Walker running for governor 2014
Second run for Valdez city attorney and Port Authority backer
Photo courtesy Donna Walker
Bill Walker during a summer day at the Valdez Small Boat Harbor in Valdez.
Bill Walker is taking a second shot Alaska’s governor’s seat.
Walker made the announcement during a press conference Thursday from his home in Anchorage. Surrounded by family, including his wife Donna, their four adult children, their spouses and grandchildren, Walker told the assembled press that he was worried about the future of the state, and specifically, the current political climate in Juneau. He said he hoped to represent voters by returning to old fashioned Alaskan concepts of accountability of politicians and business interests and perhaps most importantly, a return to the values espoused by former governors who embraced the concept that Alaska is a “owner state.”
“With me as governor, I will make sure the projects we’ve been looking at will get built,” he told the Valdez Star in a brief interview after Thursday’s announcement.
Walker, a lifelong Alaskan, ran for the Republican nomination in the 2010 gubernatorial primary; he netted about 33 percent of the vote, coming up short against incumbent Sean Parnell, who had taken office after the controversial resignation of Sarah Palin. Parnell took a little over 50 percent of the Republican vote in 2010, won the nomination and went on to win the election against Democratic contender Nathan Berkowitz.
Walker is well known in Prince William Sound and Copper Basin communities as the city attorney of Valdez and a well-known expert on Alaska’s natural gas issues, but until the 2010 elections, was not a household name in Alaska.
That may have changed since his 2010 run.
Headlines across the state – in some cases nationwide – touted Walker as the first credible GOP candidate to toss his name in the hat for the 2014 governor’s race.
Since the 2010 elections, Walker’s name recognition has sky-rocketed, thanks in part to highly publicized appearances before the Alaska legislature and a weekly TV show, “On Point with Bill Walker.”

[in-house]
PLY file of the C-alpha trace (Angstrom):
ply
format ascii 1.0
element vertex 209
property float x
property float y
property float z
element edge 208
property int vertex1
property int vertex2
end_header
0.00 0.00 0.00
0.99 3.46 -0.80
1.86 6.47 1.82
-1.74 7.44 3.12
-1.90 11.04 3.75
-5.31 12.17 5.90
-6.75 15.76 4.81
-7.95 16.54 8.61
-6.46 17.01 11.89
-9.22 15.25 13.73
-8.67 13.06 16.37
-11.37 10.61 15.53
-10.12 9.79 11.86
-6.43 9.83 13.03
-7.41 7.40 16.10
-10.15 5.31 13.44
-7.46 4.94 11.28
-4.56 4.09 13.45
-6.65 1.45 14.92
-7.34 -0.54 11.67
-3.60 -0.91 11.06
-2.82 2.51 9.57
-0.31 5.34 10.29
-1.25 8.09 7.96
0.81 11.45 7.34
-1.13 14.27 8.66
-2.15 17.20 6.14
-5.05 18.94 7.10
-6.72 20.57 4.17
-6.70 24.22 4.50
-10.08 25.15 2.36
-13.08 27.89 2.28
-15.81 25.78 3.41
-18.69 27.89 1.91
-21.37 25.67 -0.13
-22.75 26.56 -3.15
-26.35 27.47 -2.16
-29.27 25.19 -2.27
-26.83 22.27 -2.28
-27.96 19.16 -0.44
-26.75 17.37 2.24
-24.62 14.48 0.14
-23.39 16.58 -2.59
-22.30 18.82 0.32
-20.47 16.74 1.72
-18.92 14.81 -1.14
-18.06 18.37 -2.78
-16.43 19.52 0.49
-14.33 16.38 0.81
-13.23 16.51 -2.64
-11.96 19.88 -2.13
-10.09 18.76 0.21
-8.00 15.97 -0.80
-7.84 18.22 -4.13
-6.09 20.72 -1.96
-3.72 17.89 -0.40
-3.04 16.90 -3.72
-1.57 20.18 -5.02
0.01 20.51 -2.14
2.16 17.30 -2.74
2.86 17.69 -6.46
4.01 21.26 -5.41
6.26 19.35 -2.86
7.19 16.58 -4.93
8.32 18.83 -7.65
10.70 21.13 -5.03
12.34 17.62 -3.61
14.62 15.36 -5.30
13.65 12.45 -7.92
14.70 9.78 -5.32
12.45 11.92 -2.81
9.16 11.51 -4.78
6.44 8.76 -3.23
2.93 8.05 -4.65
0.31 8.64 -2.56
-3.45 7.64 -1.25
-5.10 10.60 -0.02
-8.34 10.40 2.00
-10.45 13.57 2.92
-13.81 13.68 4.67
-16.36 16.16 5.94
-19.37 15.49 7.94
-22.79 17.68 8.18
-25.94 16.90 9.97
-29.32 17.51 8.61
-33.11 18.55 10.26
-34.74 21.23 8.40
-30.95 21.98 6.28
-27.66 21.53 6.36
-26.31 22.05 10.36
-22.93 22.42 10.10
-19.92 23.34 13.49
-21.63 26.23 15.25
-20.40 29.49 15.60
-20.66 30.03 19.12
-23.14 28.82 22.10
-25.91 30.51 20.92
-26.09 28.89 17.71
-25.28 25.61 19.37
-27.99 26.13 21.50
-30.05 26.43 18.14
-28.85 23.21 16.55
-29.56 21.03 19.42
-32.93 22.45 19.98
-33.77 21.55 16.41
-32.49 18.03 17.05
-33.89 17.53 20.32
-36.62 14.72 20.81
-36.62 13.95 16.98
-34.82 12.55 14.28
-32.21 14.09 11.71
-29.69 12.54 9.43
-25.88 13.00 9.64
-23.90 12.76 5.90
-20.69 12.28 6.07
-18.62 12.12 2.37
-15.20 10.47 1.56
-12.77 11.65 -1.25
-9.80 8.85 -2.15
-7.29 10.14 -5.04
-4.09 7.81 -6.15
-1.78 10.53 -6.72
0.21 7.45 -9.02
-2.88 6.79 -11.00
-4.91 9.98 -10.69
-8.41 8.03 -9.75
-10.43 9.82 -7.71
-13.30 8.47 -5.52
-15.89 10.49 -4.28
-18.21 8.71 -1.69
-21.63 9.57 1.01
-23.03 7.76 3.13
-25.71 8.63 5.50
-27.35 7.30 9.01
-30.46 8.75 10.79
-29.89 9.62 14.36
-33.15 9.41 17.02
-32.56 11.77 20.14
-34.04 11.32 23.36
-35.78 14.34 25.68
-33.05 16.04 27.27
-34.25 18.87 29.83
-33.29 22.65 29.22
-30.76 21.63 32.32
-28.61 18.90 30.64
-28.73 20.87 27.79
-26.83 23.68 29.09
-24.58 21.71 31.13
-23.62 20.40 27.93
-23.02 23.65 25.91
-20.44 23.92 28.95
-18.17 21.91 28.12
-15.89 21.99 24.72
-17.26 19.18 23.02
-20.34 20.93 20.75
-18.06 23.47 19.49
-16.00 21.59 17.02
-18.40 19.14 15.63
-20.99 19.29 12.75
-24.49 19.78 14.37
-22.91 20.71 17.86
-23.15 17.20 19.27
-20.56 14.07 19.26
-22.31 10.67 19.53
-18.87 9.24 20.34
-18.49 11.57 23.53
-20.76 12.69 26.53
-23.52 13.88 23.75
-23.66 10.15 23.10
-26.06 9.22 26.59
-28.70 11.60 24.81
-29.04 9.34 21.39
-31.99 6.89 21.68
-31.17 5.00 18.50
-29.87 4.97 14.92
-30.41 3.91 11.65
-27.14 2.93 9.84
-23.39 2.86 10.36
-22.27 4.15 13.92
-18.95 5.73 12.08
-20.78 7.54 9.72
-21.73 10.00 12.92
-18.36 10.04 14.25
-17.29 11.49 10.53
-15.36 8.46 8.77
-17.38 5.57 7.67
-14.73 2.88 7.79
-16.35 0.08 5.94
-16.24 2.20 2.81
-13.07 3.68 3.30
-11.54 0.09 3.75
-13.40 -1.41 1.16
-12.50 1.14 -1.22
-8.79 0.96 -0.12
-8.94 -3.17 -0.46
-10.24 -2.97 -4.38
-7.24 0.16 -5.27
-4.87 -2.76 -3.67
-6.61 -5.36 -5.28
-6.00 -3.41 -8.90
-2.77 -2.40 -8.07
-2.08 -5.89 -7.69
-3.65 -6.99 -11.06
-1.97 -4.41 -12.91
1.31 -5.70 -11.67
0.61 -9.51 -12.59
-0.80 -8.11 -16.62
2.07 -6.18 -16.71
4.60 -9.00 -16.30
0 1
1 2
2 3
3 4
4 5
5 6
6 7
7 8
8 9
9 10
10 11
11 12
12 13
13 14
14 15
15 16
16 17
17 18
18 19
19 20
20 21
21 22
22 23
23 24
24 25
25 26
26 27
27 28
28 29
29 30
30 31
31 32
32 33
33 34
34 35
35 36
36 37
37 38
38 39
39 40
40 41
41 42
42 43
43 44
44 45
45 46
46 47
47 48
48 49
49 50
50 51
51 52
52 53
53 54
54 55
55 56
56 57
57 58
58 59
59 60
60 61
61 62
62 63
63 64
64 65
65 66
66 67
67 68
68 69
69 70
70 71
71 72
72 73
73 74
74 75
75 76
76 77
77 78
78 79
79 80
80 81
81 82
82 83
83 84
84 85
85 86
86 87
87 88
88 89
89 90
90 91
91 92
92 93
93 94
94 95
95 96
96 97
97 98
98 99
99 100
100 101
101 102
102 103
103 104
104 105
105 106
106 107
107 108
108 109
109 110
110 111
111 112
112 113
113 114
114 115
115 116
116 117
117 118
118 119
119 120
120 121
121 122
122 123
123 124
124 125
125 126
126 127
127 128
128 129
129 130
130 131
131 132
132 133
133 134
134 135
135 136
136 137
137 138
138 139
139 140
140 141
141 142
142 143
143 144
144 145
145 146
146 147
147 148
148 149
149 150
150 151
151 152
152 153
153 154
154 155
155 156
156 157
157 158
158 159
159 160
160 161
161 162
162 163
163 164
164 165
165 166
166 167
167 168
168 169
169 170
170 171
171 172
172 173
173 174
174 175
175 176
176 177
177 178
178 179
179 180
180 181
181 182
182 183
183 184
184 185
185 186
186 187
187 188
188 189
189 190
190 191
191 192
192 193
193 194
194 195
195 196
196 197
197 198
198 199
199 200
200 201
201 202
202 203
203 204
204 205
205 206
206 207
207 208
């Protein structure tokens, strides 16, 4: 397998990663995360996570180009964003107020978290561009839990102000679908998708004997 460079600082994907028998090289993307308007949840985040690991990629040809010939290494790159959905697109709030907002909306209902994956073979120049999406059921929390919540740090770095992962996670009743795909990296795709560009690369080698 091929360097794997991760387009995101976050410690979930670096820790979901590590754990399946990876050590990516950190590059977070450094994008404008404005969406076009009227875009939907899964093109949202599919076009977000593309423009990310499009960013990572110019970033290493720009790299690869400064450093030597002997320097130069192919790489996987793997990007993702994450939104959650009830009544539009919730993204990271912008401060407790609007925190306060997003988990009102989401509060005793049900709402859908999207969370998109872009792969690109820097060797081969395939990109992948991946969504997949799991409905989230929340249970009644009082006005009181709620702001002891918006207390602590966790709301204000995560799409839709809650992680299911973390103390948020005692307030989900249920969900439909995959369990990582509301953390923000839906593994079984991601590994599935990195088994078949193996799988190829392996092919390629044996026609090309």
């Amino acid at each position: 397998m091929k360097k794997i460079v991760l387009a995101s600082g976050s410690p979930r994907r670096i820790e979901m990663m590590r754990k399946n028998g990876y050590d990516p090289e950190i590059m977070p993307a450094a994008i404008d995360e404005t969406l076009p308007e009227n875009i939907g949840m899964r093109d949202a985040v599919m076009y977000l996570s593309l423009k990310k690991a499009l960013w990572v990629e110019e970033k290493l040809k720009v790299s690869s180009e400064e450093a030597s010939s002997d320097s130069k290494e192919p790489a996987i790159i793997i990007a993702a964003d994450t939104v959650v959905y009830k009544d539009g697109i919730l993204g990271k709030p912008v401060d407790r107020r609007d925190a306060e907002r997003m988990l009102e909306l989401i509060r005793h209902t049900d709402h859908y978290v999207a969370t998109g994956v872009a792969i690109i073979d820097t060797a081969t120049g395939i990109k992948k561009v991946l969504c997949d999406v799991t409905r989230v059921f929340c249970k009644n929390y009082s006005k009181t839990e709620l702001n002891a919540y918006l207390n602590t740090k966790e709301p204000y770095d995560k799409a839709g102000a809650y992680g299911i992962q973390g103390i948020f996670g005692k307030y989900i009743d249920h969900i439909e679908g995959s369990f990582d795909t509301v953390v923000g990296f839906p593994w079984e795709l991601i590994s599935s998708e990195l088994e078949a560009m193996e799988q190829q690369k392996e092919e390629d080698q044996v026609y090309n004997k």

A lifelong Alaskan, Walker has deep roots behind the scenes in Alaska politics and has not been shy about speaking out on issues he sees as harmful to the state’s citizens, often risking the ire of the Juneau establishment.
Donna Walker, his wife of 36 years who is also an attorney and owner in the firm Walker and Richardson, introduced him before Thursday’s announcement.
Standing together over the years – after marriage the couple attended law school at University of Puget Sound together – she delivered a heart-felt biography of her husband.
Walker was born in Fairbanks in April, 1951. His parents, Ed and Frances Walker, were true Alaska pioneers, she said. They met in the then Territory of Alaska having and married following Ed’s service as an Alaska Scout in the Aleutians during WW II. Bill was their fourth and youngest child.
He grew up in Delta, where the whole family worked.
“As a young boy, Bill labored with his family to keep food on the table. They lived in rural Alaska working construction, publishing a weekly newspaper, owning a restaurant and taking every odd job available to any family member,” she said. “In Delta, they lived in a log cabin without plumbing and ran with the buffalo at times to get to the outhouse in subzero weather. But they splurged the day Alaska became a state with ice cream cones at Delta’s local A&W.”
The family’s construction business was on its way when disaster hit – the 1964 earthquake. The family had materials on the Valdez Dock to build a hotel, which were lost when the dock disappeared.
Valdez Star photo
Attorney Bill Walker at a recent Valdez City Council meeting.
“Bill helped the family avoid bankruptcy by securing the post office janitorial contract at the age of twelve, continuing to work with his dad and brother to help relocate and rebuild the town of Valdez,” she said.
He later put himself through college, and later became the youngest Valdez mayor at age 27.
After the press conference, Walker wasted no time in hitting the campaign trail. This, despite the fact that the primary election for the party nominations are still over a 15 months away. The primary is slated for August 26, 2014. The primary winners between the Republican and Democratic winners will face off in the general election on November 4.
Parnell has yet to publicly state his intentions in the 2014 governor’s race and is widely seen as a potential US Senate candidate.